Not simply a paean to memory and transgenerational cultural transmission, Song of Solomon explores moments in which history gives way to acts of memory and forgetting that are themselves not easily accommodated in Manichean conceptual frameworks. In exploring traumatic aftereffects, the novel demonstrates not only that history is susceptible to complicated acts of memory and forgetting, but, conversely, that memory and forgetting have their own history--particularly in situations in which trauma and memory are transmitted across generations. In the opening chapters of the novel, the echo of enslaving economic and social conditions is heard in repetitive intratextual variations of the word proper. These echoing associations cluster, in particular, around Macon Dead, Jr., Milkman's father and "a colored man of property" (23). Having watched his father be murdered by greedy white farmers intent on stealing his land, Macon internalizes and hyperbolizes his ex-slave father's ethos of work and property ownership. In the traumatic aftermath of the death of his father, Macon attempts to pass on a lesson to his own son, Milkman (Macon Dead III):" 'Let me tell you now the one important thing you'll ever need to know: Own things. And let the things you own own other things. Then you'll own yourself and other people too'" (55). By depicting how Macon's father "died protecting his property" (51), the text creates a degree of sympathy for this slippage from ownership as resistance to slavery to ownership as slavery's repetition in the "free market" of capitalism. But the text also insists on just how far this traumatic memory goes in distorting Macon's access to the present: It turns him against his previously beloved sister Pilate, whom he now sees as having "cut the last thread of propriety" and thus being unworthy of association with a "propertied Negro" (20); and it poisons his relationship with his wife, whose allegedly "inappropriate" (23) relationship with her father leads to Macon's paranoid presupposition of an incestuous relationship (73-74). In linking property and propriety in a discourse in which the Not Doctor Street passage has already suggested the importance of proper and "appropriate" names, Song of Solomon subtly encodes slavery's legacies in the familial and social life of twentieth-century African Americans. While the novel depicts much of the black community subverting the power of the proper name--as in the signifyin(g) of Not Doctor Street and No Mercy Hospital--other characters, like Macon, remember slavery but forget its lessons, or are unable to translate its lessons into the new arena of economic and social relations of the post-slavery era.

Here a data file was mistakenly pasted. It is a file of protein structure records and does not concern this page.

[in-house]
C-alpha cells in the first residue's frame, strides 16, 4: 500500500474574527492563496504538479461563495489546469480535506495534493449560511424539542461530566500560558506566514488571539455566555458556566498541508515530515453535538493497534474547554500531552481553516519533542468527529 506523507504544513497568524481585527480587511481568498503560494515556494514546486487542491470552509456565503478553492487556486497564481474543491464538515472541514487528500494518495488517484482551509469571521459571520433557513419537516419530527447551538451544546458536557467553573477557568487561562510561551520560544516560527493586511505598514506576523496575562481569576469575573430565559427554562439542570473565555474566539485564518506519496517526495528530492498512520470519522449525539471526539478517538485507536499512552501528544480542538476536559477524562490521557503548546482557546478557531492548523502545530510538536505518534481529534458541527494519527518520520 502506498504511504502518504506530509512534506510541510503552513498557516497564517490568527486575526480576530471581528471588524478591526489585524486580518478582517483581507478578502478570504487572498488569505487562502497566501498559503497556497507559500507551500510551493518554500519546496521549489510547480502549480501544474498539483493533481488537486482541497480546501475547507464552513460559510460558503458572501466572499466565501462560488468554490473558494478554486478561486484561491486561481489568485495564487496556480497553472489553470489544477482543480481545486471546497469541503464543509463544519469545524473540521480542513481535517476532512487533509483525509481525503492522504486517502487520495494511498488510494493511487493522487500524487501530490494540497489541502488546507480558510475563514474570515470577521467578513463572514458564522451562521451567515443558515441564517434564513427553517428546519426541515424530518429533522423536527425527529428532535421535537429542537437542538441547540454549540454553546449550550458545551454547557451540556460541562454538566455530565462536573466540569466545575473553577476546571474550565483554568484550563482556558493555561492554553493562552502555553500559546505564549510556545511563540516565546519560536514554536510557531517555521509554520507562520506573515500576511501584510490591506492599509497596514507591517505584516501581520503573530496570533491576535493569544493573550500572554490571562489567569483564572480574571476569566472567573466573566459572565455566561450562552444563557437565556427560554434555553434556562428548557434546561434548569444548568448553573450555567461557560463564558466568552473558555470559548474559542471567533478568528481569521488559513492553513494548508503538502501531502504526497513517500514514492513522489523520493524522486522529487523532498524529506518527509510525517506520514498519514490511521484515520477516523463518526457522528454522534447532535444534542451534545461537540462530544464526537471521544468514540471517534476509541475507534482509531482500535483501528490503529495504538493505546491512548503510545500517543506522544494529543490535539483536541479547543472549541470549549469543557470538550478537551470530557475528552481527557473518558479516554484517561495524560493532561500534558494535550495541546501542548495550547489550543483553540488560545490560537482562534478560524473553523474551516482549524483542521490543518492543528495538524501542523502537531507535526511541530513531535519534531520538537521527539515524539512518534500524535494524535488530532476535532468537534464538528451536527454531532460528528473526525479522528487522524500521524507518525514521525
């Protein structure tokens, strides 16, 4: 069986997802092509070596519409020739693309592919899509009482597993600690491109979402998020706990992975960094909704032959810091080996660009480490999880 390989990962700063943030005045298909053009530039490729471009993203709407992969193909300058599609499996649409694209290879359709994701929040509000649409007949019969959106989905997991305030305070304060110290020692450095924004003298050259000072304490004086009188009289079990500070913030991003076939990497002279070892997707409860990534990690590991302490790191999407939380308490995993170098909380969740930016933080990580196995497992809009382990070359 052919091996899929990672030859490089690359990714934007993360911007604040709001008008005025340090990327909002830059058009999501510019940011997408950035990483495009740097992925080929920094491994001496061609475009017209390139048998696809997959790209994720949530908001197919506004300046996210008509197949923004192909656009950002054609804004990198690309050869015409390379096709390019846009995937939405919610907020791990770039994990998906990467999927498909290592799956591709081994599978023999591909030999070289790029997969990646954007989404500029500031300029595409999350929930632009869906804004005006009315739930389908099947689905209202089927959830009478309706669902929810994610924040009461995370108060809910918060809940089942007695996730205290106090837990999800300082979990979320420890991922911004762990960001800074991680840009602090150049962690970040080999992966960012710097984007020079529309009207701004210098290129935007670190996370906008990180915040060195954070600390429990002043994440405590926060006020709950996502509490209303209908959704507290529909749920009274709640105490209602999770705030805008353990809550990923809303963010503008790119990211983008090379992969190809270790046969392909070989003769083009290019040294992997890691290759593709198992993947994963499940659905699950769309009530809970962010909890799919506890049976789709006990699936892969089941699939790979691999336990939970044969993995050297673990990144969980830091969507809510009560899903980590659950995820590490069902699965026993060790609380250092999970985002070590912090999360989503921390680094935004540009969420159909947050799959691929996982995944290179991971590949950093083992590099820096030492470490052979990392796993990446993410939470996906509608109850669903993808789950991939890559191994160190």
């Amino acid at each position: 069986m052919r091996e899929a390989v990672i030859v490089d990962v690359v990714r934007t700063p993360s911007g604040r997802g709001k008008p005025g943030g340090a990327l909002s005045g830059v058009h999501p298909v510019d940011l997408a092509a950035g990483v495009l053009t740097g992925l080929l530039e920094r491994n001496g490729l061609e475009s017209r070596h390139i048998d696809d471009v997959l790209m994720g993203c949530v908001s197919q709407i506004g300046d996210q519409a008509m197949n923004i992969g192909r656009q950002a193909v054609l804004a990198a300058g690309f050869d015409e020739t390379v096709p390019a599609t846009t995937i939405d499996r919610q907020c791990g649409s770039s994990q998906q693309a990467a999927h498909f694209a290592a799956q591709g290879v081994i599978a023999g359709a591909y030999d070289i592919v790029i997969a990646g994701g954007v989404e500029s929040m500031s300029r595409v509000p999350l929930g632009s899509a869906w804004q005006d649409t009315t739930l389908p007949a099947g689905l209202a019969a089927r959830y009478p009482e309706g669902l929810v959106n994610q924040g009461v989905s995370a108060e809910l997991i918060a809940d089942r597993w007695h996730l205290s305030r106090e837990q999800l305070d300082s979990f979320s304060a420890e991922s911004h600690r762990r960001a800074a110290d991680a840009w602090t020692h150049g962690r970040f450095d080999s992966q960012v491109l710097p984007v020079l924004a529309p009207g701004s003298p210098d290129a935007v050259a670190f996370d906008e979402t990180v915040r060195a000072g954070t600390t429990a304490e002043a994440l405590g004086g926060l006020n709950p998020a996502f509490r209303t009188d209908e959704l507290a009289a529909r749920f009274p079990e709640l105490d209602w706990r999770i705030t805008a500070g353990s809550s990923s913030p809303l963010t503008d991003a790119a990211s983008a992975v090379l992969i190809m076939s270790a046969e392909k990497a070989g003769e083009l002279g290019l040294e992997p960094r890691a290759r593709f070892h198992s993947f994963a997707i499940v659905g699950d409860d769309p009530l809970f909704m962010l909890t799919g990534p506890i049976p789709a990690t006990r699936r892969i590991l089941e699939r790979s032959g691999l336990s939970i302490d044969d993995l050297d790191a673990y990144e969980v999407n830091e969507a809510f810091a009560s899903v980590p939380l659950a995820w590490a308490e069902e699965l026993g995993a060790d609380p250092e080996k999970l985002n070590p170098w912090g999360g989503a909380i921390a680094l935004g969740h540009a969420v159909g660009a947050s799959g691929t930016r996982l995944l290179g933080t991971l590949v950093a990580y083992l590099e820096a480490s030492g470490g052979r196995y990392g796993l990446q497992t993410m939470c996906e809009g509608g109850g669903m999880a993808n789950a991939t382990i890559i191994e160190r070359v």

The novel's politics are, unlike those of The Crying of Lot 49 and Mumbo Jumbo, decidedly non-paranoid and non-utopian. The logic of traumatic memory fragments the master narratives of conspiracy theory because its play of recollection and forgetting refuses to recount the past as a coherent tale of twinned forces. Like Benjamin's, Morrison s strategy is not opposed to, but rather draws from, an engagement with historical trauma. The "weak Messianic power" of this strategy should not be confused with Reed's utopianism. (8) Reed's novel cannot make its utopian longings present because of its relentless deconstruction of all forms of authority--including those that seem to be propounded by the Text itself. Morrison, on the other hand, encodes hopes for a different future by insisting on the present as a necessary site of enunciation for what she calls "posthumous communication."
Song of Solomon is not the story of the transcendence of the aftershocks of slavery; on the contrary, it tells the tale of their discovery and conversion into a workable cultural heritage. By detecting the echoes of a past not their own, readers, like Milkman, can reweave the text of slavery from the perspective of the present. Morrison makes clear that the textualization of slavery encompasses simultaneous remembering and forgetting, but also creates the grounds for new forms of communication. The novel's association of the "Dead" with both letters and family names draws attention to the fact that communication in Song of Solomon is primarily figured with or through death. As in Benjamin's "Theses," the possibility of the future comes by way of a present-day redemptive approach to the past. In the narrator's description of the relationship between Ruth Foster Dead and Pilate Dead, a moment of community between the two women is produced through the concept of "posthumous communication":